Published previously at WGBH News.
Five years ago Clay Shirky wrote an eloquent blog post titled “Newspapers and Thinking the Unthinkable.” His essential argument was that we were only at the very beginning of trying to figure out new models for journalism following the cataclysmic changes wrought by the Internet — like Europeans in the decades immediately following the invention of Gutenberg’s press. Along with a subsequent talk he gave at Harvard’s Shorenstein Center, Shirky helped me frame the ideas that form the foundation of “The Wired City,” my book about online community journalism.
Now Shirky has written a rant. In “Nostalgia and Newspapers,” posted on Tuesday, the New York University professor and author wants us to know that we’re not getting it fast enough — that print is dead, and anything that diverts us from the hard work of figuring out what’s next is a dangerous distraction. His targets range from Aaron Kushner and his alleged apologists to journalism-school professors who are supposedly letting their students get away with thinking that print can somehow be saved.
As always, Shirky offers a lot to think about, as he did at a recent panel discussion at WGBH. I don’t take issue with the overarching arguments he makes in “Nostalgia and Newspapers.” But I do want to offer a countervailing view on some of the particulars.
1. Good journalism schools are not print-centric: Shirky writes that he “exploded” when he was recently asked by an NYU student, in front of the class, “So how do we save print?” I assume Shirky is exaggerating his reaction for effect. It wasn’t a terrible question, and in any case there was no reason for him to embarrass a student in front of her classmates. I’m sure he didn’t.
More important, Shirky takes the view that students haven’t given up on print because no one had given it to them straight until he came along to tell them otherwise. He writes that he told the students that “print was in terminal decline and that everyone in the class needed to understand this if they were thinking of journalism as a major or a profession.” And he attributed their nostalgic views to “Adults lying to them.”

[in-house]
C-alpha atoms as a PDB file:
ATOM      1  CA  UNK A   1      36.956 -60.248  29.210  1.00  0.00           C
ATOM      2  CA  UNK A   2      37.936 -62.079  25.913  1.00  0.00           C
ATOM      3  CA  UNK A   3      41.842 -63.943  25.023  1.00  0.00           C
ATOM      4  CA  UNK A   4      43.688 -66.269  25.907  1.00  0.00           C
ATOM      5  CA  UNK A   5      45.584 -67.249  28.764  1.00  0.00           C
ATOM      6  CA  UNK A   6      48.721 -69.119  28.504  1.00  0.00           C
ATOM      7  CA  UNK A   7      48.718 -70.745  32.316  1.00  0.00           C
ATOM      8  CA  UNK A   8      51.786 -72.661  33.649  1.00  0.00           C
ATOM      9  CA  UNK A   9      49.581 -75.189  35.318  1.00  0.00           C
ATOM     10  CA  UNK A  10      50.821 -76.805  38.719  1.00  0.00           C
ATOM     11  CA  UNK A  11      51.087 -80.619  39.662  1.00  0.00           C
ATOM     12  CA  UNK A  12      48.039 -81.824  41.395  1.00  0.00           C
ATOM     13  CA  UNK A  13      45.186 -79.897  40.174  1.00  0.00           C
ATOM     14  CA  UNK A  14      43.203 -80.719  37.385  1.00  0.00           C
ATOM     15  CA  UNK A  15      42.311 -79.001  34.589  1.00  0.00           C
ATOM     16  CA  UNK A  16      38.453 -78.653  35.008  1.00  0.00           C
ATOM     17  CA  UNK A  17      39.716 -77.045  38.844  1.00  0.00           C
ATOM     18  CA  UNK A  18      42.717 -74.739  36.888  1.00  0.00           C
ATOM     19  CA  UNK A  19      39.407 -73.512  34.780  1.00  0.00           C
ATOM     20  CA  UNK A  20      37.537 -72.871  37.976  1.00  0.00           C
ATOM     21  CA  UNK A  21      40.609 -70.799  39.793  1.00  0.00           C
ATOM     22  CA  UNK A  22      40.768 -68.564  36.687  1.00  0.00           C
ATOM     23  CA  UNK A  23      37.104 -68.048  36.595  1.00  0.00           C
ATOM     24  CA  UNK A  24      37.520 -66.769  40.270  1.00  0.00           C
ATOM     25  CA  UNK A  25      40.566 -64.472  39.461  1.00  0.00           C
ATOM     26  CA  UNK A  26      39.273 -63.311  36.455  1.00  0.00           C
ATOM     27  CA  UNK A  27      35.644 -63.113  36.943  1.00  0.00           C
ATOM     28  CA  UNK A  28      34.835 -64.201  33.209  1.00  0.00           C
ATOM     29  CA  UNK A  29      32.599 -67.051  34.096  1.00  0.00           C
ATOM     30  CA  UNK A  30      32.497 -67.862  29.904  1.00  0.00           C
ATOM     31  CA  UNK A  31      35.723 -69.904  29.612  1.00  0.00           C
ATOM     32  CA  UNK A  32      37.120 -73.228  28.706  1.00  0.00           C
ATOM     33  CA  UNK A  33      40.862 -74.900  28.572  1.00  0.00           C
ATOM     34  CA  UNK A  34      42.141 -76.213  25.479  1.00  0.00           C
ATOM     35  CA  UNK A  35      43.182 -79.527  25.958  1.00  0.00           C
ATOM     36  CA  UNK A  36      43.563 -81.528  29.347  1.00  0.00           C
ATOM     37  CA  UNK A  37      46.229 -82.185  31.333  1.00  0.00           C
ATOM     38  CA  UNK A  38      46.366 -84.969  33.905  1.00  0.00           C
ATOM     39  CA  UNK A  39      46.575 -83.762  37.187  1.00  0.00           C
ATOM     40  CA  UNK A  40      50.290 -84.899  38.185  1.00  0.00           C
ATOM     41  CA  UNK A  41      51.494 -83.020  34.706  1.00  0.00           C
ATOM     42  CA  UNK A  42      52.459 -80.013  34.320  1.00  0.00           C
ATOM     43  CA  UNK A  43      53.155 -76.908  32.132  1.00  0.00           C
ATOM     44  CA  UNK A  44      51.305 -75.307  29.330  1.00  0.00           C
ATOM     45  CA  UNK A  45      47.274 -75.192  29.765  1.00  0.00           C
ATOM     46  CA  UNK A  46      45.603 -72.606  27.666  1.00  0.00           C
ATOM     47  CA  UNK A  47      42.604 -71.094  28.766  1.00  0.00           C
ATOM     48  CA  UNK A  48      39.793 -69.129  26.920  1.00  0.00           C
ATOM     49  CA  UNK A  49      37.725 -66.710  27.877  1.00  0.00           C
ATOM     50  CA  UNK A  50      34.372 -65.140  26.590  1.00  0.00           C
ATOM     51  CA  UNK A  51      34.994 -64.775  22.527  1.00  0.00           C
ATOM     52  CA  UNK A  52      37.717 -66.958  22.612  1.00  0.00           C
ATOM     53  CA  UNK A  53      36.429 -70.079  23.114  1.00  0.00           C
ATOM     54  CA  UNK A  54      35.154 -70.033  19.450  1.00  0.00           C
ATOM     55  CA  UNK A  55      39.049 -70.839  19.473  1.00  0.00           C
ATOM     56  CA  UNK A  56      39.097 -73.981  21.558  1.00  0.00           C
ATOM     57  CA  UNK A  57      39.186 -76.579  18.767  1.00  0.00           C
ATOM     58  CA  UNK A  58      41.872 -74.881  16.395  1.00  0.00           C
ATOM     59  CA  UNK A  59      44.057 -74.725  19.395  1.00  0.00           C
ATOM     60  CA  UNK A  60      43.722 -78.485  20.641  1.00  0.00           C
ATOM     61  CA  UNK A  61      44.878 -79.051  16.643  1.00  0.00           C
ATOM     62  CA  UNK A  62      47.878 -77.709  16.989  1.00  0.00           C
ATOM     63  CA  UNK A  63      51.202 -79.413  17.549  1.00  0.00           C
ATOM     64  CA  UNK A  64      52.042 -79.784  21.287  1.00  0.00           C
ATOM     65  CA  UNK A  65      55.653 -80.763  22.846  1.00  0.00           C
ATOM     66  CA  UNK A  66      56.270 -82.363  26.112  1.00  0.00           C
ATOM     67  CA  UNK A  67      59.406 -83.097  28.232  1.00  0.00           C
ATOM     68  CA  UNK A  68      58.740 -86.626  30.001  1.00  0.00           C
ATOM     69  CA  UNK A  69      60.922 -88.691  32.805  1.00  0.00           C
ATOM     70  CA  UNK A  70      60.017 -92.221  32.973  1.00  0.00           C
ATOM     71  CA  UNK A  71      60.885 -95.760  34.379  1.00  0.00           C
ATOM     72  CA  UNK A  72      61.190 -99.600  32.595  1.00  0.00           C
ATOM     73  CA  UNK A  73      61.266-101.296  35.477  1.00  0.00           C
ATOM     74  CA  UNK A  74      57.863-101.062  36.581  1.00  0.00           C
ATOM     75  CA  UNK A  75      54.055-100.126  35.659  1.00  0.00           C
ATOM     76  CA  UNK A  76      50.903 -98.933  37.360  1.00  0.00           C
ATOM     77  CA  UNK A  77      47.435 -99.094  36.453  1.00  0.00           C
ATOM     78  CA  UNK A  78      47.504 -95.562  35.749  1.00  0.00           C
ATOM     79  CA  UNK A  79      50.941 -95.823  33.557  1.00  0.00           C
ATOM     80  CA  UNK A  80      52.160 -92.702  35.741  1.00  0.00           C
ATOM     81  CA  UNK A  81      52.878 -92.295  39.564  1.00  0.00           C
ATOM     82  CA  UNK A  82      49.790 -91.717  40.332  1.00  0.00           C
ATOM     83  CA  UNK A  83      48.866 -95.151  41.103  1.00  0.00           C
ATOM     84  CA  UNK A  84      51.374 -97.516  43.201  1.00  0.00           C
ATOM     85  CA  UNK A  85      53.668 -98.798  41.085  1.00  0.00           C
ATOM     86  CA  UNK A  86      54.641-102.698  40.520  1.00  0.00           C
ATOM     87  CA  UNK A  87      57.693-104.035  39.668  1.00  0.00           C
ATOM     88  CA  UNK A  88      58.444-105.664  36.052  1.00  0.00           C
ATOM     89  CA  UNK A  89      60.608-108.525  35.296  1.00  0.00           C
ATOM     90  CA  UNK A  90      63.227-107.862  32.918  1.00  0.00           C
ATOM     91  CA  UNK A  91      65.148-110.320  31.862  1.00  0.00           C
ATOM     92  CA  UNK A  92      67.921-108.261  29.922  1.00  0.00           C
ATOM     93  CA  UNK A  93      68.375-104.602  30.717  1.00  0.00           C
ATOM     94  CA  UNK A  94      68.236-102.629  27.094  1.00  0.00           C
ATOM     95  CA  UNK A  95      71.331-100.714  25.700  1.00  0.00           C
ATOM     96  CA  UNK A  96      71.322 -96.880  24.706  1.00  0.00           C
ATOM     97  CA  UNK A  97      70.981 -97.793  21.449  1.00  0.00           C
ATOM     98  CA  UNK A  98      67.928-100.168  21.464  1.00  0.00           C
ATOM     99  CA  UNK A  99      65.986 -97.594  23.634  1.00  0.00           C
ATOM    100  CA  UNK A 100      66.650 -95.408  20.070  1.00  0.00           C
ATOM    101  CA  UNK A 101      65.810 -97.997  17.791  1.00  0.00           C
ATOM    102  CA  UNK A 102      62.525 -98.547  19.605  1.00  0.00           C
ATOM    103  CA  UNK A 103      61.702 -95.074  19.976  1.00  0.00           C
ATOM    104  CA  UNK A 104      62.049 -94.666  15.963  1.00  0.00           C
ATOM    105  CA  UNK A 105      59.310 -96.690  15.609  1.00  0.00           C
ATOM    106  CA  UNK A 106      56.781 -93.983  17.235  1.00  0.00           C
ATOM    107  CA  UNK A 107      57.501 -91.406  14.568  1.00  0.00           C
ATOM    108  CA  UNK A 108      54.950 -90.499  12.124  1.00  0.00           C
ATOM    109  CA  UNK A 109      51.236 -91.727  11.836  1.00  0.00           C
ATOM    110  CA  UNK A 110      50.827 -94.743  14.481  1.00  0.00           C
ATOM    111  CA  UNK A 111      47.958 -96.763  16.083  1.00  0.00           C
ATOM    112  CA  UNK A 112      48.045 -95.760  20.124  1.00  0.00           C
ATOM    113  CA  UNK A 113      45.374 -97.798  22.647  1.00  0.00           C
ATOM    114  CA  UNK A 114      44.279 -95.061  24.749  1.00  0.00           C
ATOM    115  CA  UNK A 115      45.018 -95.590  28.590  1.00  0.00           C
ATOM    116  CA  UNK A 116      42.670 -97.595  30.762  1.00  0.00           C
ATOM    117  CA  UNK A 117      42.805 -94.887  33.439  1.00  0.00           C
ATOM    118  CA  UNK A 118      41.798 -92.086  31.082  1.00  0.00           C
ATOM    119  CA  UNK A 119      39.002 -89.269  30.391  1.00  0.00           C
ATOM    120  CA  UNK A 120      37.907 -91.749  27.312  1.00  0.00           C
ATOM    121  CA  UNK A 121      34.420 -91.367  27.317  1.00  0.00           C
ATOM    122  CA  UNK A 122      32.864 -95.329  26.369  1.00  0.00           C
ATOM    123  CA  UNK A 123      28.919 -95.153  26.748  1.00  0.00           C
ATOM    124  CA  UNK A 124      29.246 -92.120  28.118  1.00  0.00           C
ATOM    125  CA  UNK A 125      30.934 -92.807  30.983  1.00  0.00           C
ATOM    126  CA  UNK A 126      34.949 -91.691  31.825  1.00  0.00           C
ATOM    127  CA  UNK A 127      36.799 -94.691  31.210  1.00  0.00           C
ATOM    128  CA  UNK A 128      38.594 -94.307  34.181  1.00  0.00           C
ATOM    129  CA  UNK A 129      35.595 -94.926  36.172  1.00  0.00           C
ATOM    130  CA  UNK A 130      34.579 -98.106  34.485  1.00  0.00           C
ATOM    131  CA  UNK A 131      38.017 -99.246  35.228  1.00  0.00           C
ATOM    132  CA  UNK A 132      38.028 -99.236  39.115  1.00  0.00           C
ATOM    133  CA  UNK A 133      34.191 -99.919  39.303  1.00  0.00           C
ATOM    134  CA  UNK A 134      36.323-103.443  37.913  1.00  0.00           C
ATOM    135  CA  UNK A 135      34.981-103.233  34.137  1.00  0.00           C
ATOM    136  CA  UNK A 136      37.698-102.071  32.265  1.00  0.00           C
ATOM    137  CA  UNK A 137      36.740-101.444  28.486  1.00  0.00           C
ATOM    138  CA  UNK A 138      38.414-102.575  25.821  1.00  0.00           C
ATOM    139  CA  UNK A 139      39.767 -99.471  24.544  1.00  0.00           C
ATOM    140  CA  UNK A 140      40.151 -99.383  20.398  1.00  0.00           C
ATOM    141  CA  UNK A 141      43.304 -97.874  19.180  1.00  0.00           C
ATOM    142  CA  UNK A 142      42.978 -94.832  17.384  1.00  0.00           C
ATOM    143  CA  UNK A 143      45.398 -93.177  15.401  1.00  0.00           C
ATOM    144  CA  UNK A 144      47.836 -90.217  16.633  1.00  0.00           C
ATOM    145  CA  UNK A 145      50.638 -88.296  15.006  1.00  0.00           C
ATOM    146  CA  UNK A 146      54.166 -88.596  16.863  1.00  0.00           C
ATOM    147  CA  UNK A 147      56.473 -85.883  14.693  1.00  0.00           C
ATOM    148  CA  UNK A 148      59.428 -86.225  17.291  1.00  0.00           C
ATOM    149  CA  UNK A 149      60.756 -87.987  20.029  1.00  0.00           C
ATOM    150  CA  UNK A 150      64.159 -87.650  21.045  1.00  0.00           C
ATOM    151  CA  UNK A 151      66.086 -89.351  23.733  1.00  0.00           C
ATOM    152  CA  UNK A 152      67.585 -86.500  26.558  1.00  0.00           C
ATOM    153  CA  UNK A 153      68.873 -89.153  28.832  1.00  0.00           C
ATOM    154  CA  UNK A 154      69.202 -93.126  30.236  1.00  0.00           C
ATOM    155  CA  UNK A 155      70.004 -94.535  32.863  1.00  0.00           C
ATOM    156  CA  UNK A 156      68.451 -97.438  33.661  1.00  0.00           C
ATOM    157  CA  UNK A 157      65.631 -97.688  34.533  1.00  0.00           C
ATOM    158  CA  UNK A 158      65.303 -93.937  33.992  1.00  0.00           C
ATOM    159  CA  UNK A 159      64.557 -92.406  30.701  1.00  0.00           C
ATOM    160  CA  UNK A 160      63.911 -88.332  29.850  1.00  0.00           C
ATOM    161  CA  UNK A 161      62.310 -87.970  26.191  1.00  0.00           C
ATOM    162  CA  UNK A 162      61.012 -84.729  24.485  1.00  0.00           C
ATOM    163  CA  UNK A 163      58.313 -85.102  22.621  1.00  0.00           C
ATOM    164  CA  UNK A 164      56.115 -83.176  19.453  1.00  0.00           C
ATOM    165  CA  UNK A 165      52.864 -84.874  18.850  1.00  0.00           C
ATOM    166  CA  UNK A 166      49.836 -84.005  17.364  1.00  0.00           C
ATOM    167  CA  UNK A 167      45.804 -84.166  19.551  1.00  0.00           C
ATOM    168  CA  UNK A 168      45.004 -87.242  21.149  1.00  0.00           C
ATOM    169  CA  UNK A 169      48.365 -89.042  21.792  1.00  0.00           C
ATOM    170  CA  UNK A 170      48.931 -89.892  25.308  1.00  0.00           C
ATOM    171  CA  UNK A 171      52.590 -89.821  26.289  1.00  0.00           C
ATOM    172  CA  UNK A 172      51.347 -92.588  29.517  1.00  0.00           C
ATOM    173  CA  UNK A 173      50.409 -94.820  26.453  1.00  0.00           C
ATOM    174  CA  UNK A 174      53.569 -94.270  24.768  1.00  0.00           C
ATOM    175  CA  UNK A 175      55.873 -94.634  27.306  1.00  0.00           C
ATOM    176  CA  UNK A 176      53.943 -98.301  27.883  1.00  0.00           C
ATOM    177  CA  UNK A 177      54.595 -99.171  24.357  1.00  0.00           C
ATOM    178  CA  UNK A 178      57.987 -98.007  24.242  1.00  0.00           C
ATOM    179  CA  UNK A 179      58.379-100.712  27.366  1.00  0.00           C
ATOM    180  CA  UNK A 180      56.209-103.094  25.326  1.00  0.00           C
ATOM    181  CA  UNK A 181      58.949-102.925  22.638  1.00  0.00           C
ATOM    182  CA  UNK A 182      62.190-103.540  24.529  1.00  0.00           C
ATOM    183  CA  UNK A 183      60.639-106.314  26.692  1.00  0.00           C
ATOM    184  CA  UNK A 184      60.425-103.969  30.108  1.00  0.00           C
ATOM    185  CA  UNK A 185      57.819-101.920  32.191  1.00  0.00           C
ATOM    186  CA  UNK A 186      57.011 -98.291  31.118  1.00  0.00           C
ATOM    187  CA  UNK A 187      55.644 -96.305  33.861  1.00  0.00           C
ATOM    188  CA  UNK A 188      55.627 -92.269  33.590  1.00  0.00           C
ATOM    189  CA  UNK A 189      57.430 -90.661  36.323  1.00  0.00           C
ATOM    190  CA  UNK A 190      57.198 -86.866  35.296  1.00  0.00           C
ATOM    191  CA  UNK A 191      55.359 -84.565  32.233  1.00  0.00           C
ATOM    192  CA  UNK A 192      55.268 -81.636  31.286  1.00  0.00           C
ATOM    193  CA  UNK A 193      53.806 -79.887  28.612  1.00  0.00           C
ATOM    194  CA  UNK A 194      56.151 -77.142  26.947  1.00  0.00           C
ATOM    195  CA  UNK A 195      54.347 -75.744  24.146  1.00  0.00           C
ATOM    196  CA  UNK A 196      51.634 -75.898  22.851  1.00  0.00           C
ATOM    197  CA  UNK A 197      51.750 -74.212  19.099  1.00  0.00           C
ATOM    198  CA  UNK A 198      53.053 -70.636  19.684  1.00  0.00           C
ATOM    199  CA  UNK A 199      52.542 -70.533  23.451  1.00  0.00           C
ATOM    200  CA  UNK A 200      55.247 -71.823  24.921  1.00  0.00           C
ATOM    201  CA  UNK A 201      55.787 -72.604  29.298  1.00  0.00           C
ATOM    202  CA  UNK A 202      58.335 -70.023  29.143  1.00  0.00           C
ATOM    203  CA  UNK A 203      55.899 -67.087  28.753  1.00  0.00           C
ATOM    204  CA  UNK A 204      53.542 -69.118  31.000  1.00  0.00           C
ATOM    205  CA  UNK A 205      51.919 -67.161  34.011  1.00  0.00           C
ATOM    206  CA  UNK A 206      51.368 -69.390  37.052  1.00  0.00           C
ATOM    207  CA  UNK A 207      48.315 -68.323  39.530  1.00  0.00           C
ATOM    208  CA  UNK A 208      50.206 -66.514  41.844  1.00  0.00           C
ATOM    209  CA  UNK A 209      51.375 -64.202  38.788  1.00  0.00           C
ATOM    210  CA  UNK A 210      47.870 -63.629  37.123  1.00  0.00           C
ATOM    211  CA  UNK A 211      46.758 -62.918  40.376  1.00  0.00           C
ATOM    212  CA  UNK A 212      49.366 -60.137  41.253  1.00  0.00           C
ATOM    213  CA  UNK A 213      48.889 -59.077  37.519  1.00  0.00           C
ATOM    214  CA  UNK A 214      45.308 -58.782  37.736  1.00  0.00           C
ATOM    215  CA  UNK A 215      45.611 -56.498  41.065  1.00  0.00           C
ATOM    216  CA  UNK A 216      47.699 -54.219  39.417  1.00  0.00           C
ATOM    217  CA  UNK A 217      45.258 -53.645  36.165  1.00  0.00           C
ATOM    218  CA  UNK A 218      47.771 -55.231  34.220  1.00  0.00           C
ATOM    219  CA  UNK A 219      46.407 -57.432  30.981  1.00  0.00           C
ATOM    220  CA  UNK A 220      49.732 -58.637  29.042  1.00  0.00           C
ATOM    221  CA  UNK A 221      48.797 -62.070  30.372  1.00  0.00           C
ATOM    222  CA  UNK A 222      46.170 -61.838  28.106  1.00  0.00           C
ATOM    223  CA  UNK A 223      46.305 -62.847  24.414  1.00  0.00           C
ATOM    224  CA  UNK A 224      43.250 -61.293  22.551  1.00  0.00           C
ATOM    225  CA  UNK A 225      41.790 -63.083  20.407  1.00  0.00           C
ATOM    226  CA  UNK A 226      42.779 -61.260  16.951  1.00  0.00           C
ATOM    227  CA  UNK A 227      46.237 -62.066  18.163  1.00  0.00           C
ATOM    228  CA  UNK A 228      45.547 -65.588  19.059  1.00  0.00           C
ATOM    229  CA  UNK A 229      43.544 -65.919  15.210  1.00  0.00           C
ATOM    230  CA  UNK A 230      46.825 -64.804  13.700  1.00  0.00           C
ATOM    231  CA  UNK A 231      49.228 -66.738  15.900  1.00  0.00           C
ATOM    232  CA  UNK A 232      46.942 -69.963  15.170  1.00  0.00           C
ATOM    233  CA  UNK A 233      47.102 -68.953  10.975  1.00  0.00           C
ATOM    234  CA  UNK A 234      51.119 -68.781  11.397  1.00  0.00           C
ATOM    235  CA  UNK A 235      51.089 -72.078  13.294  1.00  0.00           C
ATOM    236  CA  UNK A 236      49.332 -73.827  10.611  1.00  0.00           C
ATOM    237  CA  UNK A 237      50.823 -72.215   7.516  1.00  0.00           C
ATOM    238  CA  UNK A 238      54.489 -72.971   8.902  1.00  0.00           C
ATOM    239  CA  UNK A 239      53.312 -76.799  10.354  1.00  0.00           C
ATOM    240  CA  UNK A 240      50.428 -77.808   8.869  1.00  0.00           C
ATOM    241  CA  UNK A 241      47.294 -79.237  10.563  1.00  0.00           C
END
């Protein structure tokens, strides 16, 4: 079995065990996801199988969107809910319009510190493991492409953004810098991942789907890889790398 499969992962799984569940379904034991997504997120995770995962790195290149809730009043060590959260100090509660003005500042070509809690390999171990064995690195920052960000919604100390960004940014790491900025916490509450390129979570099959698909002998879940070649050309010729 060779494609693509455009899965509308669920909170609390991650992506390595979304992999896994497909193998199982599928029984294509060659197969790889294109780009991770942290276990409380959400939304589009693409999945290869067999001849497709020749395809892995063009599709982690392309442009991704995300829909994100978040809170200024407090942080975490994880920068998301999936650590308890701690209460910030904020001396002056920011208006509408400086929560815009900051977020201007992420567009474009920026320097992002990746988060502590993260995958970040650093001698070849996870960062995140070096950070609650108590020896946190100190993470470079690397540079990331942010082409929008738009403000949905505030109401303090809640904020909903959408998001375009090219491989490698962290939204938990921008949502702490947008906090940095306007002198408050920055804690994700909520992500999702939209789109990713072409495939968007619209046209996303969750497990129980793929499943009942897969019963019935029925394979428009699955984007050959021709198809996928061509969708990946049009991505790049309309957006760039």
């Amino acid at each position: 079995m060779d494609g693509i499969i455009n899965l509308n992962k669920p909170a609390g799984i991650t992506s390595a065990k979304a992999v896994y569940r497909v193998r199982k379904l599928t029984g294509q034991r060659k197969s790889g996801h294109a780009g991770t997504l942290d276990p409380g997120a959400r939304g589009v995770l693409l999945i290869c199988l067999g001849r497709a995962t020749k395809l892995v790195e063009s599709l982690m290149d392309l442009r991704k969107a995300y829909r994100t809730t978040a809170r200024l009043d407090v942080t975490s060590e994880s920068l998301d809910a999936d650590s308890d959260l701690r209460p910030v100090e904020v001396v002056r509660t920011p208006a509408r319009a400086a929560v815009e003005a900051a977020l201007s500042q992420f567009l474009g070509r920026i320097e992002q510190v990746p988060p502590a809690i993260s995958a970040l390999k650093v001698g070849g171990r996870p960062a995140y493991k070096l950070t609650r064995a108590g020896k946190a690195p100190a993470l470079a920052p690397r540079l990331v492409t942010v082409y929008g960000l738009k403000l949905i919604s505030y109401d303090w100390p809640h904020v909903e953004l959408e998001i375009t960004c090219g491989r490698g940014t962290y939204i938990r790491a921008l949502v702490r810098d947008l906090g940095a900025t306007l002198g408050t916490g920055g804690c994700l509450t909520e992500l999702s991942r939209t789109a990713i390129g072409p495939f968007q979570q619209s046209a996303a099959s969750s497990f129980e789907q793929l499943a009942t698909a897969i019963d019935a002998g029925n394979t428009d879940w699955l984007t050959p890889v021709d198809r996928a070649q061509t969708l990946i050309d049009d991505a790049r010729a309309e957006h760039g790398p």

Now, I find it hard to believe that Shirky’s take on the decline of print was novel to journalism students at a progressive institution like NYU. And from what I’ve seen from my own small perch within academia, all of us are looking well beyond print. In the new issue of Nieman Reports, Jon Marcus surveys changes in journalism education (including the media innovation program for graduate students headed by my Northeastern colleague Jeff Howe that will begin this fall). Citing a recent survey by Poynter, Marcus writes that, in many cases, j-schools are actually ahead of professional newsrooms in pushing for digital change:
A recent Poynter survey — which some argue demonstrates that educators are outpacing editors in their approaches to digital innovation — underlines the divide between j-schools and newsrooms. Educators are more likely than professional journalists to believe it’s important for journalism graduates to have multimedia skills, for instance, according to the survey Poynter released in April. They are more likely to think it’s crucial for j-school grads to understand HTML and other computer languages, and how to shoot and edit video and photos, record audio, tell stories with visuals, and write for different platforms.
Could we be doing better? No doubt. But we’re already doing a lot.
2. Aaron Kushner might have been on to something. OK, I’m pushing it here. There’s no doubt that Kushner’s moves after he bought the Orange County Register in 2012 have blown up in his face — the hiring spree, the launching of new daily newspapers in Long Beach and Los Angeles, the emphasis on print. Earlier this month, it all seemed to be coming to a very bad end, though Kushner himself says he simply needs time to retrench.